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How to Reduce the Risk of Colic in Horses

January 15, 2021

If you’ve spent any time around horses, you likely know that colic is one of the biggest concerns when it comes to caring for them. Colic is a painful gastrointestinal issue in horses, and can be fatal. Colic can be caused by many different things, so there is no way to completely ensure that your horse will never get it. However, there are ways to reduce the risks. A Helotes, TX veterinarian lists some of them below. 

Fresh Water

Flicka should always have plenty of fresh water. Don’t forget to scrub those buckets! Germs and bacteria in your horse’s drinking bucket increases the issues of digestive issues, including colic.

Proper Turnout

If you ever watch horses at pasture, you’ll notice that they really don’t stay still much. Flicka really isn’t made to stand in a stall! Making sure your hooved buddy is getting enough turnout time. 

Keep Up With Parasite Control

Worms will definitely increase the risk of colic. Keep up with Flicka’s parasite control regimen! Ask your vet for specific advice.


No surprises here! Always take time to cool Flicka down after a ride. A good hosedown is recommended on hot days.

Dental Care

If Flicka’s teeth are unevenly worn, she may not be able to chew her food thoroughly. Undigested hay and grain can contribute to colic. Make sure to get your horse’s teeth floated regularly. Ask your vet for more information.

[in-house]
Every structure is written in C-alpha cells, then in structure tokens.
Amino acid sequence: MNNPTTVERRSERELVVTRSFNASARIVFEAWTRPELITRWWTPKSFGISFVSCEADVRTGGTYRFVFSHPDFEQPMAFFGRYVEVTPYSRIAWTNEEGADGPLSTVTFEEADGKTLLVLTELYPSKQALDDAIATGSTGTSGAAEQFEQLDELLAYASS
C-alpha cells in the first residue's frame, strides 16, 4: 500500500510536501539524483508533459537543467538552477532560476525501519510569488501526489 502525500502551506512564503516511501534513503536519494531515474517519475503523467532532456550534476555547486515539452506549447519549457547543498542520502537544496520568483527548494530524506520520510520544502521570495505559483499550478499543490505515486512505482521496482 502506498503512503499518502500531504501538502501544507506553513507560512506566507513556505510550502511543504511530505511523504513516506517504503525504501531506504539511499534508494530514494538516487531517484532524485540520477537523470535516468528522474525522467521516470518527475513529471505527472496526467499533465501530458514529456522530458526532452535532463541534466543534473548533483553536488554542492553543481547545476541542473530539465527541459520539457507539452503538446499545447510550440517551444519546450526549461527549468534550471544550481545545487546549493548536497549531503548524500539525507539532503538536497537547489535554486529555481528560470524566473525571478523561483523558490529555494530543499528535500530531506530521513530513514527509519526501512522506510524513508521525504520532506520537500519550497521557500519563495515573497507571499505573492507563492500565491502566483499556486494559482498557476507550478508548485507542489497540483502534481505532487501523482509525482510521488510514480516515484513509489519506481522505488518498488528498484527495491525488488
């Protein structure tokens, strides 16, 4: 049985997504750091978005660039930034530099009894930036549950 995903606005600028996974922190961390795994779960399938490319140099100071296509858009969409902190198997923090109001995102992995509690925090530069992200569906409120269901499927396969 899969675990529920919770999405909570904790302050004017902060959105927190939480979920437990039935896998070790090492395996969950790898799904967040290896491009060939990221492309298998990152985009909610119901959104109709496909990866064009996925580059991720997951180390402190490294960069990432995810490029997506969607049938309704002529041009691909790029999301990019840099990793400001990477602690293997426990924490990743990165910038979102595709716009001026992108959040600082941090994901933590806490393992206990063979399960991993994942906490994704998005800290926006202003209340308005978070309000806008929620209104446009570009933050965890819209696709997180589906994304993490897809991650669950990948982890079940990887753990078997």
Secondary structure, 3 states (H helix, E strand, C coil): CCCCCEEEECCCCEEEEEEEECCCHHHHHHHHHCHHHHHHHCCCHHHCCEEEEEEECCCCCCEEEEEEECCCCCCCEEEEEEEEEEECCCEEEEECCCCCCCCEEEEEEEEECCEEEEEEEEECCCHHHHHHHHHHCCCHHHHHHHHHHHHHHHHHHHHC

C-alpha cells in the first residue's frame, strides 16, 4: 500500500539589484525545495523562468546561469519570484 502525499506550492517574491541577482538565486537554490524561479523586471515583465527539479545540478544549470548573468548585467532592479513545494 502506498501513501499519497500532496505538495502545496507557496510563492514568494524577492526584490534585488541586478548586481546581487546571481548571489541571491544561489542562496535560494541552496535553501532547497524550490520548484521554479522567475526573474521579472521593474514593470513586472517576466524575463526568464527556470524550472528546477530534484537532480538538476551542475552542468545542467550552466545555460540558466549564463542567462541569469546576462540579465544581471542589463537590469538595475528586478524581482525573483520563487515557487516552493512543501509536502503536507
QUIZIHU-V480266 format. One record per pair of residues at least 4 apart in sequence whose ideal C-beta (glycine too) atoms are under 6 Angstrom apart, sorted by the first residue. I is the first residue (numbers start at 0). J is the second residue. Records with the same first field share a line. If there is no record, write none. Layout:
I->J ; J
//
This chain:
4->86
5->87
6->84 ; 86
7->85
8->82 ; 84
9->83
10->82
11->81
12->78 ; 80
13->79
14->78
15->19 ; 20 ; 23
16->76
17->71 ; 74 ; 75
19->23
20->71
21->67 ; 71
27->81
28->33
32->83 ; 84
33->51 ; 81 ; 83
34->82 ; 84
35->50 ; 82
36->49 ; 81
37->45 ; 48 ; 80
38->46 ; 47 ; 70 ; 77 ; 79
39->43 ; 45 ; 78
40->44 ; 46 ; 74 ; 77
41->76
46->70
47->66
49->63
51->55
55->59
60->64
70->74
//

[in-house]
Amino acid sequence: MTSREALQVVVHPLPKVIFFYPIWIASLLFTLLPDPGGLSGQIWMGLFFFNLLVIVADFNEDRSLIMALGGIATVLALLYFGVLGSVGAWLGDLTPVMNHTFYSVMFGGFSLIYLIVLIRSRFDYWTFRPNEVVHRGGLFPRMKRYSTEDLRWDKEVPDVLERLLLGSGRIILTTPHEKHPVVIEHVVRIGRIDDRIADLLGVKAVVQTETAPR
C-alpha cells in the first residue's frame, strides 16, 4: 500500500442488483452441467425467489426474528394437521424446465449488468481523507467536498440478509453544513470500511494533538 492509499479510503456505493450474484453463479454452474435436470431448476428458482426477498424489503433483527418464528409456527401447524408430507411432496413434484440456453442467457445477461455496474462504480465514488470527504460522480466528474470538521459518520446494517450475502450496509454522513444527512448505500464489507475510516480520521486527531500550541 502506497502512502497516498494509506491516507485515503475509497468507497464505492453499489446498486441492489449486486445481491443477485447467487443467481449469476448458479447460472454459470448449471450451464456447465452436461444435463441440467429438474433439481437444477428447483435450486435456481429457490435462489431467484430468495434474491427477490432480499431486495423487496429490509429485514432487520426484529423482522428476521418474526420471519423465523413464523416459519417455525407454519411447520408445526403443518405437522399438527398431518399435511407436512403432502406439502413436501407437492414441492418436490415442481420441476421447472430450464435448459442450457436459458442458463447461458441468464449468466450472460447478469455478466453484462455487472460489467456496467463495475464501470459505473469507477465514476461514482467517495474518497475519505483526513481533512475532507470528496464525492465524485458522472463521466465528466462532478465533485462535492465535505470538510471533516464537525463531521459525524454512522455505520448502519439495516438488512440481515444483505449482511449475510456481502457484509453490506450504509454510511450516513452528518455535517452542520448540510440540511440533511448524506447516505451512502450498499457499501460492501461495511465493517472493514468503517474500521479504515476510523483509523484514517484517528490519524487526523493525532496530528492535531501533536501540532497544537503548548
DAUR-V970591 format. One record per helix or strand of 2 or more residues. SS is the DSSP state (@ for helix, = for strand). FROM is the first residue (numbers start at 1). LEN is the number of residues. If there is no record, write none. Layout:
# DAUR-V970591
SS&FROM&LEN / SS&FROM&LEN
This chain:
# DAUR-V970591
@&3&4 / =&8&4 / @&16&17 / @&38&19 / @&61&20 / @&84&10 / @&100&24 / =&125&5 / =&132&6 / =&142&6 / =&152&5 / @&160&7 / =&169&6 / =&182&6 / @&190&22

Don’t Feed On Sandy Ground

Do you have a lot of sand on your property? If so, use troughs or nets to feed your horses, and put rubber mats down to catch any overflow. Otherwise, Flicka may swallow sand when she eats.

Pay Extra Attention After Changes

Horses are very much creatures of habit, and they can get stressed out by major changes. Gaining or losing a pasture buddy can be very stressful for Flicka, which can in turn upset her stomach. Be extra careful when showing, changing stables, or when adjusting things like feed, turnout schedules, or riding routines. 

Feed A Balanced Diet

Fine tuning Flicka’s feed schedule may take a bit of time. Too much sweet feed can increase the chances of your horse colicking. Ask your vet for specific advice on feeding your hooved pal.

Do you want to learn more about preventing colic? Contact us, your local Helotes, TX veterinary clinic, today!